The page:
Somewhere in this city of now 300,000 people like Bart and Karen are reading the news about Thomas and wondering as I am what will happen next. If they are going to step forward, now is the time to do so. We have missed so many chances to make a real change of direction in the last few years, I don't know how many more we are going to get. Right now we are all an angry rabble, black and white, uptown and downtown, river and lakefront. We are ready to believe the worst when we hear it. Without some real leadership, we can no more save this city than the children in Lord of the Flies could recreate the polis of ancient Greece. Without people of good will ready to step forward, we are instead liable to end up hunting each other through the rubble with sharpened sticks.


Comments:
Mark
Don't you hit's just a tad presumptuous to decide in advance the race of the next candidate to fill Thomas' seat? I thought that was up to the voters of the city to decide.
I don't really care what that person's race is or gender or religion. I just want someone honest, conscientious and intelligent. It wouldn't be good or bad for the city if that person was white or black. The person who wins a city wide election might be our next mayor so I'd vote for someone I thought had a shot at being a good mayor.
 
I don't think I'm deciding, just recognizing the lay of the land. What's most important is that they be someone from outside the old ranks who can actually deliver what Nagin promised to be.
 
Character, purpose and energy are all important. But, to win an at- large council seat, you generally need about $250,000 in cash, maybe much more. However, this special election, if held in October, might be the exception to the rule.
Running for and winning public office is damned hard, I can assure you. I tried it.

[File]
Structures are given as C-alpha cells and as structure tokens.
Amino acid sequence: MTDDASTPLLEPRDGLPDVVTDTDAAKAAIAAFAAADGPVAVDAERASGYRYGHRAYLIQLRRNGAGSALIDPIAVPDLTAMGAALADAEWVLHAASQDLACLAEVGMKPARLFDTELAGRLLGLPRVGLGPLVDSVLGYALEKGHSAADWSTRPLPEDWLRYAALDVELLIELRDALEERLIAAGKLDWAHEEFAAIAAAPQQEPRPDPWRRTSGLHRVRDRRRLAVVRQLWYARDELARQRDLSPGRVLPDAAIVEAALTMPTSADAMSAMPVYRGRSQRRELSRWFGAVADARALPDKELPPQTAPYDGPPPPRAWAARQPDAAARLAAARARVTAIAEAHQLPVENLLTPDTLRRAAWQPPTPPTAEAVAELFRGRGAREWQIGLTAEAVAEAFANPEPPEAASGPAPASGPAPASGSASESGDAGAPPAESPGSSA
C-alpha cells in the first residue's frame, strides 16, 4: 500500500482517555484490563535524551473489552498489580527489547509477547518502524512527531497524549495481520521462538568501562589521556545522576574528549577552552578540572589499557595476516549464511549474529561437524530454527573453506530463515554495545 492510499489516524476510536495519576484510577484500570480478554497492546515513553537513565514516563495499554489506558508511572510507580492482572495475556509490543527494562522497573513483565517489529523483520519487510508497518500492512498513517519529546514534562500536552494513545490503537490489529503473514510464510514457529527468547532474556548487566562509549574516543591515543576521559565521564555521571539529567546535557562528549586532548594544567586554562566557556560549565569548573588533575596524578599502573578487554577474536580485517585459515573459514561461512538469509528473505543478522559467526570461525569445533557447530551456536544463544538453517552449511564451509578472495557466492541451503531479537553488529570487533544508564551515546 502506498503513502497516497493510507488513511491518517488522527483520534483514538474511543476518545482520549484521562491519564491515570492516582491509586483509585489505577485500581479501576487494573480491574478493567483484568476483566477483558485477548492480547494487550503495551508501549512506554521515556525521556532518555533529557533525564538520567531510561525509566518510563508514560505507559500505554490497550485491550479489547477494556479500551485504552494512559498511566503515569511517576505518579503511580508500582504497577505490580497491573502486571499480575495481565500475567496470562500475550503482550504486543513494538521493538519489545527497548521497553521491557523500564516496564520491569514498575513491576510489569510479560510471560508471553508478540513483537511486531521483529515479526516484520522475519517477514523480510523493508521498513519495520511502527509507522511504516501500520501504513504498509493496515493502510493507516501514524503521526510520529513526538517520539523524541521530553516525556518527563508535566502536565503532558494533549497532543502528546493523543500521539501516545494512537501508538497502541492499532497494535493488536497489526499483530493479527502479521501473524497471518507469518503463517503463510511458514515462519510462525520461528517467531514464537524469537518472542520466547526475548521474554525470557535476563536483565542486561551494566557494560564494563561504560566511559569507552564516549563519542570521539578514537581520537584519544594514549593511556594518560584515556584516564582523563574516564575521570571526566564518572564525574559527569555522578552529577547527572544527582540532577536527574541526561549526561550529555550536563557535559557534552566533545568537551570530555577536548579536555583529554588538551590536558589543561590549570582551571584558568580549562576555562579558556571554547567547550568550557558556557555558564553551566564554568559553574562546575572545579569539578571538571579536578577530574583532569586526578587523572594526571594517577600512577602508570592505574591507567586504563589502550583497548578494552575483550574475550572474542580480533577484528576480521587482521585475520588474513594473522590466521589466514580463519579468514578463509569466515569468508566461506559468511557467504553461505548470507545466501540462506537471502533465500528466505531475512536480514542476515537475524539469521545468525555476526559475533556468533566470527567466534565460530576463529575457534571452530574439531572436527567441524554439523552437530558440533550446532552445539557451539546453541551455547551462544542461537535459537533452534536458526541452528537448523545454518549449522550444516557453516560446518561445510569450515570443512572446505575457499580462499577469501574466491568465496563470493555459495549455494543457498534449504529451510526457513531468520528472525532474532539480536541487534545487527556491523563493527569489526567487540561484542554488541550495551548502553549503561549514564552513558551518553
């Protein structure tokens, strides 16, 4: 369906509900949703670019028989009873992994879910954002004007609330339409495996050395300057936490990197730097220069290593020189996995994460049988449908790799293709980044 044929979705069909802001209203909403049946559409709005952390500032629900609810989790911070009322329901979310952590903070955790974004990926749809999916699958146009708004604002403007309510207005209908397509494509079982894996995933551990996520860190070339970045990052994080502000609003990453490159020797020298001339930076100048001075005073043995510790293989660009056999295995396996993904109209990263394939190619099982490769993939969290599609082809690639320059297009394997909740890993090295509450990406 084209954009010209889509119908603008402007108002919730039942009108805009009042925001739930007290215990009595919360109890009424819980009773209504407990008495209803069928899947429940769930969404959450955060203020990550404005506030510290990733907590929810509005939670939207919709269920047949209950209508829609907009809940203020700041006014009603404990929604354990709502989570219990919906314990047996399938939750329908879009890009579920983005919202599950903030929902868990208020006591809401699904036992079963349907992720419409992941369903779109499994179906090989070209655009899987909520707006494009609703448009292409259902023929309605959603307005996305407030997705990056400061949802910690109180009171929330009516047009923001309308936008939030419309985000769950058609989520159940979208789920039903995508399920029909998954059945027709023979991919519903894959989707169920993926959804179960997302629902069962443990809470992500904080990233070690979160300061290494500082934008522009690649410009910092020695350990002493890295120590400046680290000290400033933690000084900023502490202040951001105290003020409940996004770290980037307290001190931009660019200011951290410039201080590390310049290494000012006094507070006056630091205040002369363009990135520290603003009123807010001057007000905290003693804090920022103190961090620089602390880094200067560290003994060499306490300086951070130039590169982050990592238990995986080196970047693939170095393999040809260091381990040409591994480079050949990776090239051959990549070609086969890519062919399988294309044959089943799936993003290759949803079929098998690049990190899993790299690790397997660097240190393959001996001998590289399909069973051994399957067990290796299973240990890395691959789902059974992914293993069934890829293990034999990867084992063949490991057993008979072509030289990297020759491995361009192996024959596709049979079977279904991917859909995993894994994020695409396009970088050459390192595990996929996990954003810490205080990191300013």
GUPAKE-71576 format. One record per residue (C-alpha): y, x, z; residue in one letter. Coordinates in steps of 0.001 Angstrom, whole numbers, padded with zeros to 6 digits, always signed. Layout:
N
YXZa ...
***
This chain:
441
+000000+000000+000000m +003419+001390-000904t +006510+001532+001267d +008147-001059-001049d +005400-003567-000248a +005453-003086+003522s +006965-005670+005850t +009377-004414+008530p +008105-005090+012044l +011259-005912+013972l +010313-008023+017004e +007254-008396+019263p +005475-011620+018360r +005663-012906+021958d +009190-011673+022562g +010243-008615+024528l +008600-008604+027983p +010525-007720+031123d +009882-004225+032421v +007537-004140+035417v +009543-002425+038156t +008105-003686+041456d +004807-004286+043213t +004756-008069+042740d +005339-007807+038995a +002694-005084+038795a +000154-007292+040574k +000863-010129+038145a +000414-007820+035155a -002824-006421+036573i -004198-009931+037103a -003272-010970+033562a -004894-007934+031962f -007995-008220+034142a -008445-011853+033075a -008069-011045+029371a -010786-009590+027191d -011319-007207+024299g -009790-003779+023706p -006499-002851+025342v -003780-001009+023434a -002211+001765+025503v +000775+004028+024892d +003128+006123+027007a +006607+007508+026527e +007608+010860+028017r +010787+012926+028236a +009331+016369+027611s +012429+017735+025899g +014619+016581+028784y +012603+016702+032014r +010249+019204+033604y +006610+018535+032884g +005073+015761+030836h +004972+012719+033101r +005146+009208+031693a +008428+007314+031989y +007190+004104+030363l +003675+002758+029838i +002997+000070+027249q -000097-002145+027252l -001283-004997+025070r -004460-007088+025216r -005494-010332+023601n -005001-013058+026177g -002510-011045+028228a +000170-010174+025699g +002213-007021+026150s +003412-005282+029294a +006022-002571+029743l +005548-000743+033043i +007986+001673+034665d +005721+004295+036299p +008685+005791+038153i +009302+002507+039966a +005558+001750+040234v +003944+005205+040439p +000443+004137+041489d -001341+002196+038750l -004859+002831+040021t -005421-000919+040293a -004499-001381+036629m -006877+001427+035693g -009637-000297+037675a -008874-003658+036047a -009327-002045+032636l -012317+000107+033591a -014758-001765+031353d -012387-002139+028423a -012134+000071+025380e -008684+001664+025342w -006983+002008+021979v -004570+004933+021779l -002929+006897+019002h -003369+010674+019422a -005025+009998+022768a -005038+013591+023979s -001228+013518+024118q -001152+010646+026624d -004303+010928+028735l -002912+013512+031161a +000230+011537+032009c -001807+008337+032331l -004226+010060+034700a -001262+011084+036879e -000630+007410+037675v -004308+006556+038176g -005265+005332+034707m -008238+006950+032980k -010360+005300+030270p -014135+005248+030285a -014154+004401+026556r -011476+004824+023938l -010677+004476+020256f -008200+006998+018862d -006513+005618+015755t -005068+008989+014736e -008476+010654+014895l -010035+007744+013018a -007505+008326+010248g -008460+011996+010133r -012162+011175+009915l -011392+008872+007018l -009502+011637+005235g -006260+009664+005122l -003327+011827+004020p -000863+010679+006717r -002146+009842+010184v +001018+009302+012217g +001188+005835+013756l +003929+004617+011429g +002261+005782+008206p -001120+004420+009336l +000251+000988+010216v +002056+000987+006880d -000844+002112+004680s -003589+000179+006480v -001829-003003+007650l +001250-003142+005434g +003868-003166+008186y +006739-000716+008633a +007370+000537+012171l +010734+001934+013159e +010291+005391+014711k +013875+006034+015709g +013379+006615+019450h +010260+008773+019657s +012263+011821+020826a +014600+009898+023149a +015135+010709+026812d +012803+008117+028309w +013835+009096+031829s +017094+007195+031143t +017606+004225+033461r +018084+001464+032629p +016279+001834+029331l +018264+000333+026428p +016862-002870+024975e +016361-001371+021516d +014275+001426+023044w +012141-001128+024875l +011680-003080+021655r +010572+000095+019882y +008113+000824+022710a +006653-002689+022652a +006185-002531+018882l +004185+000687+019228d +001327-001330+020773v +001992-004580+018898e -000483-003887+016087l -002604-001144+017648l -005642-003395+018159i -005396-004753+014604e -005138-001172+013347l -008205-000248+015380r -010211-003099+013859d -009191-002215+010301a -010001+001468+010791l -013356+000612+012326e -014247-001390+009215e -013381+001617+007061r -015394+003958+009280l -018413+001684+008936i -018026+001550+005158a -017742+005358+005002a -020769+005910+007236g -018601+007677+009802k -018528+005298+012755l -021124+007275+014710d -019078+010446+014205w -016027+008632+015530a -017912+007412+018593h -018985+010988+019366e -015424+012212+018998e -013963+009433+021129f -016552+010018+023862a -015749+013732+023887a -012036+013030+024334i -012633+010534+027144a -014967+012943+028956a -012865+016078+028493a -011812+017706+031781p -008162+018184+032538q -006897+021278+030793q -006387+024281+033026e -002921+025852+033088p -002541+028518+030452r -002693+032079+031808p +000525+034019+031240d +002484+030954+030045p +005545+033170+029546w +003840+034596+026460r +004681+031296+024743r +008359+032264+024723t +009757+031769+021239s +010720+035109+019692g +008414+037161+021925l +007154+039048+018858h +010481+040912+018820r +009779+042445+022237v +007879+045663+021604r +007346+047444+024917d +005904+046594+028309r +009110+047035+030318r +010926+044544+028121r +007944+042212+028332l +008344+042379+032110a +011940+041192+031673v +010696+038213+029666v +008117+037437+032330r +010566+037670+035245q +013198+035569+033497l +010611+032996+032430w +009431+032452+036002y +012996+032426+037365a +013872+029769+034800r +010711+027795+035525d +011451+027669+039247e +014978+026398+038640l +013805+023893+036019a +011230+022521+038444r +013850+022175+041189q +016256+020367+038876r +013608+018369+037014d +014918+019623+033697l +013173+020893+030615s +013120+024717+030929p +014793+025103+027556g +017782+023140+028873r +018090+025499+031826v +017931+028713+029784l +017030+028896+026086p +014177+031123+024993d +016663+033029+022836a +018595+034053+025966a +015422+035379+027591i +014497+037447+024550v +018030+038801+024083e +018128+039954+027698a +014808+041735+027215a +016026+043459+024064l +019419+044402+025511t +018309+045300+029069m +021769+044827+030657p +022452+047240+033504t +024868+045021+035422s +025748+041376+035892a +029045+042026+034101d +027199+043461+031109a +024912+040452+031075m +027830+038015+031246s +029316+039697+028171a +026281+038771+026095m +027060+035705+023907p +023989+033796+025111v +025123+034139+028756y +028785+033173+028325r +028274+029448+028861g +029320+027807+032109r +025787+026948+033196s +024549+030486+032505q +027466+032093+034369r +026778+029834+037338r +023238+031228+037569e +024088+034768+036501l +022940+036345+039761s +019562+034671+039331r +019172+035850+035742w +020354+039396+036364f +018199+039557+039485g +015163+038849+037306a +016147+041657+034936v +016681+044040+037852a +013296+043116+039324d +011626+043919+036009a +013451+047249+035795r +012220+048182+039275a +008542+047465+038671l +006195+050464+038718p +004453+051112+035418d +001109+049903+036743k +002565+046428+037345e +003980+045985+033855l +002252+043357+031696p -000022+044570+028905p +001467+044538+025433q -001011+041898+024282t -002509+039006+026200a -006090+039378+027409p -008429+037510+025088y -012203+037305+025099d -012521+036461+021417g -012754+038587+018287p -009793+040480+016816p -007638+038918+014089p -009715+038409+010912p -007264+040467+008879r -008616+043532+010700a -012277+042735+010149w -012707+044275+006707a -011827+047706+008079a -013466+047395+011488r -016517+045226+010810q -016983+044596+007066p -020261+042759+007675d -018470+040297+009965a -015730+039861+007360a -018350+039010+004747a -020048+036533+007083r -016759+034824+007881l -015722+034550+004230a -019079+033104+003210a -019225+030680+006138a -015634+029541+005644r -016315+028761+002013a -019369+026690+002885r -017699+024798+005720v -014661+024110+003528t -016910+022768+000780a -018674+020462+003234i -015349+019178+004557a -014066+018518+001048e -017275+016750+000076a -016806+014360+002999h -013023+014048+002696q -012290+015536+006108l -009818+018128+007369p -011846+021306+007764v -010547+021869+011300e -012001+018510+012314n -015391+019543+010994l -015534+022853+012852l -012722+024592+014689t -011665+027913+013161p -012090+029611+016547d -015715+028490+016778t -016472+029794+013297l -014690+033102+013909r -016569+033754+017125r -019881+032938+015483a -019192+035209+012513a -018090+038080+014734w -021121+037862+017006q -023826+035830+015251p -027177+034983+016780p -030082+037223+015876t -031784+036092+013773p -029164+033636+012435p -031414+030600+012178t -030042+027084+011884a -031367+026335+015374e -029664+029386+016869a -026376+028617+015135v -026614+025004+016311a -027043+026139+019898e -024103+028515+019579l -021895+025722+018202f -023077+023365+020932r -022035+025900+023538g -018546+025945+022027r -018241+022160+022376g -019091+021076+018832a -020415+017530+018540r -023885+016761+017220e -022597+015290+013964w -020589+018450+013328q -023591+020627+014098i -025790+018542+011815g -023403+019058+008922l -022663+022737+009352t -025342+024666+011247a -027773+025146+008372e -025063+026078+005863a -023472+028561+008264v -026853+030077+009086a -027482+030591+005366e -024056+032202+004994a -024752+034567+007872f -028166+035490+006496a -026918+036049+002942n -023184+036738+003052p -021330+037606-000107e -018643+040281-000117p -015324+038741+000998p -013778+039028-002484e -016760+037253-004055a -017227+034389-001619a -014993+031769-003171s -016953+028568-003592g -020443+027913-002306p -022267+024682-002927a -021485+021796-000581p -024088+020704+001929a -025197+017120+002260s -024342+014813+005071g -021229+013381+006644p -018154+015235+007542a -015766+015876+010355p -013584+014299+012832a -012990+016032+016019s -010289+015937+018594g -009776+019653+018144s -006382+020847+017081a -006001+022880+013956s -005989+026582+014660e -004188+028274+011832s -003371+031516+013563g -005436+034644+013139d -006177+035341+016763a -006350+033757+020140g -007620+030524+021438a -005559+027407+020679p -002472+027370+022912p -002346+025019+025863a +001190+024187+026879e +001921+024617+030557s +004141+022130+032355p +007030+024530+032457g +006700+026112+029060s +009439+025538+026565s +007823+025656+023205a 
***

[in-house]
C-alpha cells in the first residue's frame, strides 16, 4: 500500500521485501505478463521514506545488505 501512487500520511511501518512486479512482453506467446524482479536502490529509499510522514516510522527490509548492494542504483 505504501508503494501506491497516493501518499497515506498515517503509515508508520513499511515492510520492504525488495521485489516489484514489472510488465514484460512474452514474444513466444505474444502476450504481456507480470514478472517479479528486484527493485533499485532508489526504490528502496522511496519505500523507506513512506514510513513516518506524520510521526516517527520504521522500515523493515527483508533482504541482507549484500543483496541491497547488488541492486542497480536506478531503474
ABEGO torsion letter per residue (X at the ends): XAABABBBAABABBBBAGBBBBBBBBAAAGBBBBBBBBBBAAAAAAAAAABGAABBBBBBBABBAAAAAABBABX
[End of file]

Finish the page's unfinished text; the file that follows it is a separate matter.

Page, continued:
Having been a Legislative District party chair (in charge of candidate recruitment, finance, etc.) and a one-time nominal candidate for state senator (I was the placeholder candidate for an unbeatable incumbent in our district) I have no illusions about what is required.

In fact, one source of candidates with a backround in the private sector (as opposed to someone who's been climbing up the political rungs) is in the world of money people. That idea didn't make the post, although I mentioned it in comments elsewere (YRHT I think).

One thing an outside candidate might not have to spend on is the walkin'-around-money the alphabet soup crowd requires for GOTV. I'm curious now and will have to look back and see what was spent, for example, on the one assessor campaign.

It could be expensive for an outsider, if they have to buy a lot of media to overcome the built in advantage that machine candidates have at the grass roots, and to a certain extent in the churches in the black community.
 
The thing that discourages me the most is I just can't think of anyone I'd like to see run.
 
You're probably right about Bart and/or Karen not making City Council, or for that matter, Broadmoor's LaToya Cantrell, who doesn't even have the "profound racial handicap".

But here in Honolulu, there'd be an outlet for the civic energies of these stalwart individuals (and who knows, perhaps Folse as well?). We have a system of 32 duly constituted, elected (by mail) neighborhood boards. At one point, the previous, more progressive administration was even going to give them their own budgets, to be used for projects that came out of a visioning process.

How might this work in New Orleans? As I recall, there are no fewer than 73 defined neighborhoods. That's an awful lot of boards for a city presently about one-third the size of Honolulu (which covers the entire island of O'ahu). Another approach might be to establish one board in each planning district, with each neighborhood entitled to a certain number of members based on population. Indeed, most of our boards are divided into geographic subdistricts. That way, you'd get a dialogue going among (in Board 4) Mid-City, Faubourg St. John, Tulane/Gravier, etc.

Sorry I can't make it to Rising Tide... maybe next year!